REITs are just another tool investors can use to diversify their investment portfolio or get into the industry. Whether you’re investing your savings or investing your future in an REIT career – there are many paths one can take.
If your goal is to learn more about the real estate industry from the inside out, working with an investment firm may not be a bad option but may require much more experience than you have. Or may just not be what you are looking for. Before committing to an REIT, you should consider alternatives.
New Western hires motivated individuals looking to start their careers. We are consistently looking for people to join our team all over the nation. We whole-heartedly believe in progressing agents from within the organization to management positions as they learn more about the industry and build skills.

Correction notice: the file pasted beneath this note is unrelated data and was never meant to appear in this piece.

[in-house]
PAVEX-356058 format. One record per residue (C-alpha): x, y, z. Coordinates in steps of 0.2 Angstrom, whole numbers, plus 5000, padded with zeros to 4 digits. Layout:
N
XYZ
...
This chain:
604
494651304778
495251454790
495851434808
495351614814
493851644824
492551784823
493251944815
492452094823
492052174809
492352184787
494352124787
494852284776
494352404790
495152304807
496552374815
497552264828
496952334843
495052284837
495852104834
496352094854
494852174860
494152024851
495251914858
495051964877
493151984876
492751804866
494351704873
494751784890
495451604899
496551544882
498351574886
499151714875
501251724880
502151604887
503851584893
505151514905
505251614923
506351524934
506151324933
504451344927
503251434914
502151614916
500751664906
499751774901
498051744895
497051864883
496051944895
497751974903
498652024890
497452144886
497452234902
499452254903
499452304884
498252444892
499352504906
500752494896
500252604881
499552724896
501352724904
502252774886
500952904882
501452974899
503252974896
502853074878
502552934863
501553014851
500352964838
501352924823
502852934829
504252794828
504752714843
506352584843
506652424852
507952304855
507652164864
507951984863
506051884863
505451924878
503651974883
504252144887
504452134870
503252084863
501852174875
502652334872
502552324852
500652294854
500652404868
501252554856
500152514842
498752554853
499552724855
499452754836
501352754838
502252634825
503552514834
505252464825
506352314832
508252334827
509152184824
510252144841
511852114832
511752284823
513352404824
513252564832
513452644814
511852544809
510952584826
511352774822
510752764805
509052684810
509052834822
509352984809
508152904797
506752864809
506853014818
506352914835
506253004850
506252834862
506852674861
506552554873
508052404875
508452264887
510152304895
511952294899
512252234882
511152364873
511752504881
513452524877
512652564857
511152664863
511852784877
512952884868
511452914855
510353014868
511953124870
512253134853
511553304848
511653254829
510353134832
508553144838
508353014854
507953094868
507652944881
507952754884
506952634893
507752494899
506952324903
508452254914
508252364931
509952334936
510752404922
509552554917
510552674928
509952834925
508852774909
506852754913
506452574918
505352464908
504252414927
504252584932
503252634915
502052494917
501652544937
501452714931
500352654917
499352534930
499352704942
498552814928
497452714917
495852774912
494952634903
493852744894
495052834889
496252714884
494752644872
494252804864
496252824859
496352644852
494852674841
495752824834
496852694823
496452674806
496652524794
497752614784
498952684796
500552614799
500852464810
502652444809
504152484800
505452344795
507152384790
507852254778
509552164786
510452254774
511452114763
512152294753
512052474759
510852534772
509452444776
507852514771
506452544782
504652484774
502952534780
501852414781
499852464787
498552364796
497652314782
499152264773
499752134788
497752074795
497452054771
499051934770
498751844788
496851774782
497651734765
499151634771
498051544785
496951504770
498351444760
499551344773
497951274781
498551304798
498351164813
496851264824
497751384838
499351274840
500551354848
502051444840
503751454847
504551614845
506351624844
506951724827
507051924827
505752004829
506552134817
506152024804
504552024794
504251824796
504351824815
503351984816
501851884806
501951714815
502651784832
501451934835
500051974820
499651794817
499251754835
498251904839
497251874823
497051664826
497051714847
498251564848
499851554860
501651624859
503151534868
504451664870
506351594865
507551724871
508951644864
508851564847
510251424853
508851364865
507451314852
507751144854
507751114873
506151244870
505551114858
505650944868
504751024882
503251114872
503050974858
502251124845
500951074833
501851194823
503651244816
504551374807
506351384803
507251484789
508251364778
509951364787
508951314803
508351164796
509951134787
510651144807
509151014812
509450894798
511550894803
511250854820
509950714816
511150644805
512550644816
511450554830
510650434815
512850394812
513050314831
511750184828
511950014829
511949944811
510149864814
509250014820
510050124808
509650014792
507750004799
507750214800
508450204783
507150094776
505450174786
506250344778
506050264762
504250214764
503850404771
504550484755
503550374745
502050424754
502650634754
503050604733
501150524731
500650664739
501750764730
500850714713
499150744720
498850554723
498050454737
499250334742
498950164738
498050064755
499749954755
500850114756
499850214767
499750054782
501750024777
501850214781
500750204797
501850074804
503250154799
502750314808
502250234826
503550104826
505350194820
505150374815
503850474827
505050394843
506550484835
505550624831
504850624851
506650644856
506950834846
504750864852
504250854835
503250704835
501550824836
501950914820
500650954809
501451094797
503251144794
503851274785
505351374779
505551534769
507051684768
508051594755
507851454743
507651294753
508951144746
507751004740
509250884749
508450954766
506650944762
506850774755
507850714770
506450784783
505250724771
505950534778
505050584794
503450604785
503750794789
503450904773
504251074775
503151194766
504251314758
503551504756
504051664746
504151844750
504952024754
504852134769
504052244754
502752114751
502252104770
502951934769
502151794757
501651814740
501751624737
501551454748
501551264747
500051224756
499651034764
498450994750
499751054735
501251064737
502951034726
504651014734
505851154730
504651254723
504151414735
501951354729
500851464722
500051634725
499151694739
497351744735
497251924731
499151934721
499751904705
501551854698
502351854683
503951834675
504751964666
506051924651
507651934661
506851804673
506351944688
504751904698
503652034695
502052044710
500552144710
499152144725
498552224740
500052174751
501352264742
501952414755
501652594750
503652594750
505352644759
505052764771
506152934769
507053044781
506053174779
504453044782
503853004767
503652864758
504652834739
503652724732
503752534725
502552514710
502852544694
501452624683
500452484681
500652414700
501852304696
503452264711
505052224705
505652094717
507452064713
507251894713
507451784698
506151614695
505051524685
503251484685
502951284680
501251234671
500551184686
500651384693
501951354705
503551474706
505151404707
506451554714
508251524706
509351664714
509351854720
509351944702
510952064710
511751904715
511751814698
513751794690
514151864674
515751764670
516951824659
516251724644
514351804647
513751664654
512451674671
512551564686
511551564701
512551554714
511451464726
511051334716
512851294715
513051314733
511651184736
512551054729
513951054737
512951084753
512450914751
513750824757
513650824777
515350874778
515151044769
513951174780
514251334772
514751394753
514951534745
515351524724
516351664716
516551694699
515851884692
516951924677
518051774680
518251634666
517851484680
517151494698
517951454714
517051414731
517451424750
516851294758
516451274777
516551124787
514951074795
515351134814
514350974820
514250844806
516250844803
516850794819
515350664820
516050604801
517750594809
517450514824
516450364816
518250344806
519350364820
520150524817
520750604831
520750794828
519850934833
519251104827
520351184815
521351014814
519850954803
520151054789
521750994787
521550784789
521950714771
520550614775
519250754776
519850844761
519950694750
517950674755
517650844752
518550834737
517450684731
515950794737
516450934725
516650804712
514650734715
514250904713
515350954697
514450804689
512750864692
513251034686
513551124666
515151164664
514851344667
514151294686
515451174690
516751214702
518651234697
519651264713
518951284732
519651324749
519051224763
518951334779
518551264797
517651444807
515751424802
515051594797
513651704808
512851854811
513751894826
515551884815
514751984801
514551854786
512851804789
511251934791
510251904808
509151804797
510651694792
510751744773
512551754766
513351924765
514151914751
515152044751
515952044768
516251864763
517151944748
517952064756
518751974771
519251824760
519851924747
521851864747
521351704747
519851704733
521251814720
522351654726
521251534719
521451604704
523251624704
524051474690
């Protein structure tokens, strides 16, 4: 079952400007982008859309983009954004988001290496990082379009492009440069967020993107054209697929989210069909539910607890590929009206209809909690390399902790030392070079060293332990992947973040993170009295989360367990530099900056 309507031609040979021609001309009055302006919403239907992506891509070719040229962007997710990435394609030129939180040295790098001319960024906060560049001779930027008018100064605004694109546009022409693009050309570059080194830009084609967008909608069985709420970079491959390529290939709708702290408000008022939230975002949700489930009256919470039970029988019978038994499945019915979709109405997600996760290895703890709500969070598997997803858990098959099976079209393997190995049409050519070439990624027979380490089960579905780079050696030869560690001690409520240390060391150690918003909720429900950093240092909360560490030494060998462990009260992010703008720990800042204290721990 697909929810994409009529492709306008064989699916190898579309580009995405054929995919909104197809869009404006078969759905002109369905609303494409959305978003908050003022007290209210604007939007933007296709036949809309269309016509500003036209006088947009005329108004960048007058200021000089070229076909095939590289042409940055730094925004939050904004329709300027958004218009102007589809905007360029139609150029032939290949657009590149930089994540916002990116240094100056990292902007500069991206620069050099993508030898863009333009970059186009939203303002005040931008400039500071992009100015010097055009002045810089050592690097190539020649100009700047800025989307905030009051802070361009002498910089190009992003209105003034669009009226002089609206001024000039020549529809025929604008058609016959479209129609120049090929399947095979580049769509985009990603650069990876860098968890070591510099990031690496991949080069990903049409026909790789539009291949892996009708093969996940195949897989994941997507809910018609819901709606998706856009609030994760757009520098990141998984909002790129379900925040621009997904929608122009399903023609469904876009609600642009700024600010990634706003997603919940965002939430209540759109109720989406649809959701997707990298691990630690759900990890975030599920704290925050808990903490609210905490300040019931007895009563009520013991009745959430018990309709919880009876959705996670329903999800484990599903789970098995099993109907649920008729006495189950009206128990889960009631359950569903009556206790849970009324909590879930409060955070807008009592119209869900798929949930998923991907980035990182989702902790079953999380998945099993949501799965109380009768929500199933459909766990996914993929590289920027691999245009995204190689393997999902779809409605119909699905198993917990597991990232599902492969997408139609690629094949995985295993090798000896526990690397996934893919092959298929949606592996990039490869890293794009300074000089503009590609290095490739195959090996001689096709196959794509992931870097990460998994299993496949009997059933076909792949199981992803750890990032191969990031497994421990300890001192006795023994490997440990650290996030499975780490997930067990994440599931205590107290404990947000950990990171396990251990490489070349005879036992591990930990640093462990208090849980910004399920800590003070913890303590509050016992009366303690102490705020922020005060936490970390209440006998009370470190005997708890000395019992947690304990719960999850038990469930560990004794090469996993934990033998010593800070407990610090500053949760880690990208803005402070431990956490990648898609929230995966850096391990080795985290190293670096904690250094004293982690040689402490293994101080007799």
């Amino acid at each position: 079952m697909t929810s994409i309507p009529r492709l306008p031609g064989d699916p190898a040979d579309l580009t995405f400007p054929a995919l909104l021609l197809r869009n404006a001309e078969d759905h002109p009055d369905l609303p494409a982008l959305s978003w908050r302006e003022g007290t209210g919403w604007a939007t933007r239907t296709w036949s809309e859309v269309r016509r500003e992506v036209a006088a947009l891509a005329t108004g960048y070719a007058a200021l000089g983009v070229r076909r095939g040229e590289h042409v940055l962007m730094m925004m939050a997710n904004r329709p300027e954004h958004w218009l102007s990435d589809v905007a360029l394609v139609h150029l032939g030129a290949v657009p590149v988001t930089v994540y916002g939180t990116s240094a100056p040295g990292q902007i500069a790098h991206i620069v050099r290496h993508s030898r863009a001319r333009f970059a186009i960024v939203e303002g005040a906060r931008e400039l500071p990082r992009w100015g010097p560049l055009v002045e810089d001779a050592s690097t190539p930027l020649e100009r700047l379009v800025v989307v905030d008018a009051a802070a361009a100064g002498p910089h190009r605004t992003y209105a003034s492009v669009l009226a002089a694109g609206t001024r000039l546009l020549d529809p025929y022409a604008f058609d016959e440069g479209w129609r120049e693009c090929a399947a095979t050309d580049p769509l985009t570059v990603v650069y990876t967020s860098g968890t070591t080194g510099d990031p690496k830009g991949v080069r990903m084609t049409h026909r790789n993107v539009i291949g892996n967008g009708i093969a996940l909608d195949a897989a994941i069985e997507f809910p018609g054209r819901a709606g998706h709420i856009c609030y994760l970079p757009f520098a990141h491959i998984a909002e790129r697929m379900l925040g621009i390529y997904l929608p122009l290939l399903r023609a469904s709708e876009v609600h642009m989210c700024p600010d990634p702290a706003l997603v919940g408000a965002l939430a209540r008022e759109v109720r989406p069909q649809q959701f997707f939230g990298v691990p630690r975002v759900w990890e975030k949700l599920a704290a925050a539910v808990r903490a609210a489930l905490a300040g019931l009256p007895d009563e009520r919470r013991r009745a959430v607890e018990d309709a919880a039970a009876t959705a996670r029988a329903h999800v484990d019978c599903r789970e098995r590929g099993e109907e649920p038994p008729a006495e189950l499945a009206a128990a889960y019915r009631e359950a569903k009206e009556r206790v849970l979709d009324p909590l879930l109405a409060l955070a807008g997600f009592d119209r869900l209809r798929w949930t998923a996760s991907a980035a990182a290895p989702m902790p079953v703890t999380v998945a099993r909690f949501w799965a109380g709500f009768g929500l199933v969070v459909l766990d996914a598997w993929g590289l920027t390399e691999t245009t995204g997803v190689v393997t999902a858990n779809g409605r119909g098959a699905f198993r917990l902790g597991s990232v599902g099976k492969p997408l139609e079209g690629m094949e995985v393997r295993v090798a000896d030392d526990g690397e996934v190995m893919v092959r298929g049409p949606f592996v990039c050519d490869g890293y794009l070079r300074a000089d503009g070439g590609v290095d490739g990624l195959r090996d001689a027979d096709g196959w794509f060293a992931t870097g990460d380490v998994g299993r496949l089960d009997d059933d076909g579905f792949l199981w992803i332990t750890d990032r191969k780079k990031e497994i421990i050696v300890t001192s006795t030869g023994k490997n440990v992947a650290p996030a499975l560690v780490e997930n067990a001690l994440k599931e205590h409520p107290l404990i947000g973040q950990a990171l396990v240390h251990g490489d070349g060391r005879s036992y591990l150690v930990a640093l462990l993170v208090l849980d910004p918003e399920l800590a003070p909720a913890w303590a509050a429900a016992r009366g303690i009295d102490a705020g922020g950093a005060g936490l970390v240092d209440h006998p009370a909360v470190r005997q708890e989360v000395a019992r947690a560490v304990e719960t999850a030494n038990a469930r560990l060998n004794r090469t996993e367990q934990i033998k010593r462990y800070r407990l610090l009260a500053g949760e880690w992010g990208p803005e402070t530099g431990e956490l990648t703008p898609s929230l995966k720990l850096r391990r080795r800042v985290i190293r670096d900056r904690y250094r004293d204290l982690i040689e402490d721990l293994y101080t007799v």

When you join a company that’s changing the game of real estate investing, opportunity follows. We’re experiencing unprecedented growth and need more motivated people to help us improve our communities one neighborhood at a time. We have a track record of promoting from within and our agents typically earn more in commissions than their peers working in traditional real estate brokerages. You’ll find at New Western, hard work never goes unnoticed or unrewarded.